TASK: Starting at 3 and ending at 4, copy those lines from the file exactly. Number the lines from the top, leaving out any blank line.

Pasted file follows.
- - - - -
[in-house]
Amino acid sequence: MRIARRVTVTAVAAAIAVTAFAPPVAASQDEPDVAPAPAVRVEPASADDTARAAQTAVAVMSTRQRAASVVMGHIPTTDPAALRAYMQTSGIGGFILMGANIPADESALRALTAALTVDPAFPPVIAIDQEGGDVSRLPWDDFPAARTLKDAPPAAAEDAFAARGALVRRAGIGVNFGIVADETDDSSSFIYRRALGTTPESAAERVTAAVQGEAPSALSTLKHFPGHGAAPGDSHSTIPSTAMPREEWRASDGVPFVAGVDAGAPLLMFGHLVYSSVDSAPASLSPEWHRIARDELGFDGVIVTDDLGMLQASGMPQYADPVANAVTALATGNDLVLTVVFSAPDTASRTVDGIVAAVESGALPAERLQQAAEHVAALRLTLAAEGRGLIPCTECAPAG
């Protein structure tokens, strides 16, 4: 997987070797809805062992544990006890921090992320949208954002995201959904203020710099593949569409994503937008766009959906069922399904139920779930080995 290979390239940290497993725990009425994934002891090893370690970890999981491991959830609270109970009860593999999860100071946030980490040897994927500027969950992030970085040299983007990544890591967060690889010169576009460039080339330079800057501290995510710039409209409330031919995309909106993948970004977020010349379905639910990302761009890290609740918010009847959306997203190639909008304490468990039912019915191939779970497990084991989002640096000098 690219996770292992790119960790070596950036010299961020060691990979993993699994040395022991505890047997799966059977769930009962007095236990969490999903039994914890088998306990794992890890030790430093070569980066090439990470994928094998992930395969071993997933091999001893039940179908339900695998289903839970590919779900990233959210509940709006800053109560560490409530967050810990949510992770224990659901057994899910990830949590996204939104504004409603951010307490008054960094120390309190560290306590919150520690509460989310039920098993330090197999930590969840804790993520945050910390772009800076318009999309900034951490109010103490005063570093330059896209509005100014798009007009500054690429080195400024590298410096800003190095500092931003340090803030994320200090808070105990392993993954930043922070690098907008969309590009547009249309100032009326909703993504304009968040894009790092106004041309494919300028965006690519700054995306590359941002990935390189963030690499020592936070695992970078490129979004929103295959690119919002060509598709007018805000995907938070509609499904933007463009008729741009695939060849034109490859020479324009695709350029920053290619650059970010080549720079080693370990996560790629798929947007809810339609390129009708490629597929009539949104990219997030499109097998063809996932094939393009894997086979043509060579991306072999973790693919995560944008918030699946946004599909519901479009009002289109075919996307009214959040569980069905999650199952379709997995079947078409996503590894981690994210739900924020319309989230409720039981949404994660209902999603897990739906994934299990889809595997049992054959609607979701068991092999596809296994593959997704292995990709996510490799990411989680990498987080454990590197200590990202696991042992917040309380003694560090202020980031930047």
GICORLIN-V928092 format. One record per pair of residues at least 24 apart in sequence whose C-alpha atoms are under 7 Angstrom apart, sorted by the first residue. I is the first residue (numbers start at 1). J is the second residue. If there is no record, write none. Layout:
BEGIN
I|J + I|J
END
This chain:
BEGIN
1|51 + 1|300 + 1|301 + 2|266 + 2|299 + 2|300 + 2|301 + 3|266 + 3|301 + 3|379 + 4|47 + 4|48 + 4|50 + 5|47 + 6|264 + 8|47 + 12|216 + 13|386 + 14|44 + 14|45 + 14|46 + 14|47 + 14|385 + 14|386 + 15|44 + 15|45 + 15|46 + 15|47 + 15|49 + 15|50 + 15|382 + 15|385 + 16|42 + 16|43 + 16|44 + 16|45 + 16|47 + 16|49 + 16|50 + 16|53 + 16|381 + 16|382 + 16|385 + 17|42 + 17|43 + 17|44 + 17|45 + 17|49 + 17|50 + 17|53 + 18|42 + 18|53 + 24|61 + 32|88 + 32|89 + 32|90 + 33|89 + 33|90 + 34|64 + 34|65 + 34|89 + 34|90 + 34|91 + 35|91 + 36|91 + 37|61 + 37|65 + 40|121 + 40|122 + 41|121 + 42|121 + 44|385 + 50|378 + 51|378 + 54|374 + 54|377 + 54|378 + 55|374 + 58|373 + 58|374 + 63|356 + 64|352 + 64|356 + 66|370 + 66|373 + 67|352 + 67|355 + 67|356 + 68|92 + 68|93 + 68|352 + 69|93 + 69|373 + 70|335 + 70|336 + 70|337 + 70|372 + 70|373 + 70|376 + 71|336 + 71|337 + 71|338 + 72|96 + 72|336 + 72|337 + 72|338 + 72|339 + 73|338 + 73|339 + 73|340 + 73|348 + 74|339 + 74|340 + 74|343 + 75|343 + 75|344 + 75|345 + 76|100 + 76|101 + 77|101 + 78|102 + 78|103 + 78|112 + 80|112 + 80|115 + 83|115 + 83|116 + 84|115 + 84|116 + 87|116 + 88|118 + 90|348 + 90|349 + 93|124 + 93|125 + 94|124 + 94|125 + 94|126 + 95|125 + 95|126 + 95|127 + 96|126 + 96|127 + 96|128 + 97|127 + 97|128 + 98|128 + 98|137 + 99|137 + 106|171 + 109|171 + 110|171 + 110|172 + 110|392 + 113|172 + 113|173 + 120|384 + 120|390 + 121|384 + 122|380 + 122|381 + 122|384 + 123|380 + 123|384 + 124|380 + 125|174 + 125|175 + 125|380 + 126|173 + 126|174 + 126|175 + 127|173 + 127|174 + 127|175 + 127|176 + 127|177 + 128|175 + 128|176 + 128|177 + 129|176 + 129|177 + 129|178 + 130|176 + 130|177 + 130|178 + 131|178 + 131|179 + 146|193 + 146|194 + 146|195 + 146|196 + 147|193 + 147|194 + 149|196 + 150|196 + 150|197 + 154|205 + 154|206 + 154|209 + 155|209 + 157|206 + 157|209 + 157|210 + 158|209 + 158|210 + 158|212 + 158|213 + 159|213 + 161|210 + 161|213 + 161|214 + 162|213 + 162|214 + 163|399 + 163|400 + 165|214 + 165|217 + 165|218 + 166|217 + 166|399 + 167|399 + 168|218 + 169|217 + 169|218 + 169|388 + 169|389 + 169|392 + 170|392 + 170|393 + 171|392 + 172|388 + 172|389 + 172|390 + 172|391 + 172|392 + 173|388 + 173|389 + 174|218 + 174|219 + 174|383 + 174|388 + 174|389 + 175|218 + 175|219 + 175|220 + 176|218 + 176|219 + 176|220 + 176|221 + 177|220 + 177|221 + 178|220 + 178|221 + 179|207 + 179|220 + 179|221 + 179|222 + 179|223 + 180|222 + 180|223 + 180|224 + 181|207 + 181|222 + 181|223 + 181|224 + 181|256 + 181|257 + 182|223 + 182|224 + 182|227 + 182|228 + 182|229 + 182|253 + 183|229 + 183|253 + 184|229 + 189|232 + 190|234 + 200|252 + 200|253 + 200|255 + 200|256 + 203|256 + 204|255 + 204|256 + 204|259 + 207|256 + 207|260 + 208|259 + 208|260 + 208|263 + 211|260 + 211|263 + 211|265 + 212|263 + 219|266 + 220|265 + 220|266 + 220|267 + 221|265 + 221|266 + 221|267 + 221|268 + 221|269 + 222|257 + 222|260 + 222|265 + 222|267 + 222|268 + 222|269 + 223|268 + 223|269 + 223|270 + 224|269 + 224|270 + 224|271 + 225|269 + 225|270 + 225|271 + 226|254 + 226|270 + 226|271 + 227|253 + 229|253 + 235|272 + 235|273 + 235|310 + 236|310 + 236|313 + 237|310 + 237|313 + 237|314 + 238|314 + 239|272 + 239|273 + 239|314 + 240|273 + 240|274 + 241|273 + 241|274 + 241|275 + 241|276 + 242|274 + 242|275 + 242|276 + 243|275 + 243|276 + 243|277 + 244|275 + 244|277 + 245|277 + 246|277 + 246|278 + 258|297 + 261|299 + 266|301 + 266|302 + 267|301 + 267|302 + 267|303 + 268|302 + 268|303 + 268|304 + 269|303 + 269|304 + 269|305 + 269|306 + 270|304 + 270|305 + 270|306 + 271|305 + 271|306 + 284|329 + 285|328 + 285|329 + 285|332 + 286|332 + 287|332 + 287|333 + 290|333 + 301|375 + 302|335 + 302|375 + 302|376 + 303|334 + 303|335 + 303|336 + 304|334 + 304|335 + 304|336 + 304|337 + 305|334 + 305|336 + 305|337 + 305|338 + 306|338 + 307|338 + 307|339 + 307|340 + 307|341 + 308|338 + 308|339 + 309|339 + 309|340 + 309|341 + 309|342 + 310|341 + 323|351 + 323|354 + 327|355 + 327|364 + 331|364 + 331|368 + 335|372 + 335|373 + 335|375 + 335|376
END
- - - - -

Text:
């Protein structure tokens, strides 16, 4: 997987070797809805062992544990006890921090992320949208954002995201959904203020710099593949569409994503937008766009959906069922399904139920779930080995 290979390239940290497993725990009425994934002891090893370690970890999981491991959830609270109970009860593999999860100071946030980490040897994927500027969950992030970085040299983007990544890591967060690889010169576009460039080339330079800057501290995510710039409209409330031919995309909106993948970004977020010349379905639910990302761009890290609740918010009847959306997203190639909008304490468990039912019915191939779970497990084991989002640096000098 690219996770292992790119960790070596950036010299961020060691990979993993699994040395022991505890047997799966059977769930009962007095236990969490999903039994914890088998306990794992890890030790430093070569980066090439990470994928094998992930395969071993997933091999001893039940179908339900695998289903839970590919779900990233959210509940709006800053109560560490409530967050810990949510992770224990659901057994899910990830949590996204939104504004409603951010307490008054960094120390309190560290306590919150520690509460989310039920098993330090197999930590969840804790993520945050910390772009800076318009999309900034951490109010103490005063570093330059896209509005100014798009007009500054690429080195400024590298410096800003190095500092931003340090803030994320200090808070105990392993993954930043922070690098907008969309590009547009249309100032009326909703993504304009968040894009790092106004041309494919300028965006690519700054995306590359941002990935390189963030690499020592936070695992970078490129979004929103295959690119919002060509598709007018805000995907938070509609499904933007463009008729741009695939060849034109490859020479324009695709350029920053290619650059970010080549720079080693370990996560790629798929947007809810339609390129009708490629597929009539949104990219997030499109097998063809996932094939393009894997086979043509060579991306072999973790693919995560944008918030699946946004599909519901479009009002289109075919996307009214959040569980069905999650199952379709997995079947078409996503590894981690994210739900924020319309989230409720039981949404994660209902999603897990739906994934299990889809595997049992054959609607979701068991092999596809296994593959997704292995990709996510490799990411989680990498987080454990590197200590990202696991042992917040309380003694560090202020980031930047």
GICORLIN-V928092 format. One record per pair of residues at least 24 apart in sequence whose C-alpha atoms are under 7 Angstrom apart, sorted by the first residue. I is the first residue (numbers start at 1). J is the second residue. If there is no record, write none. Layout: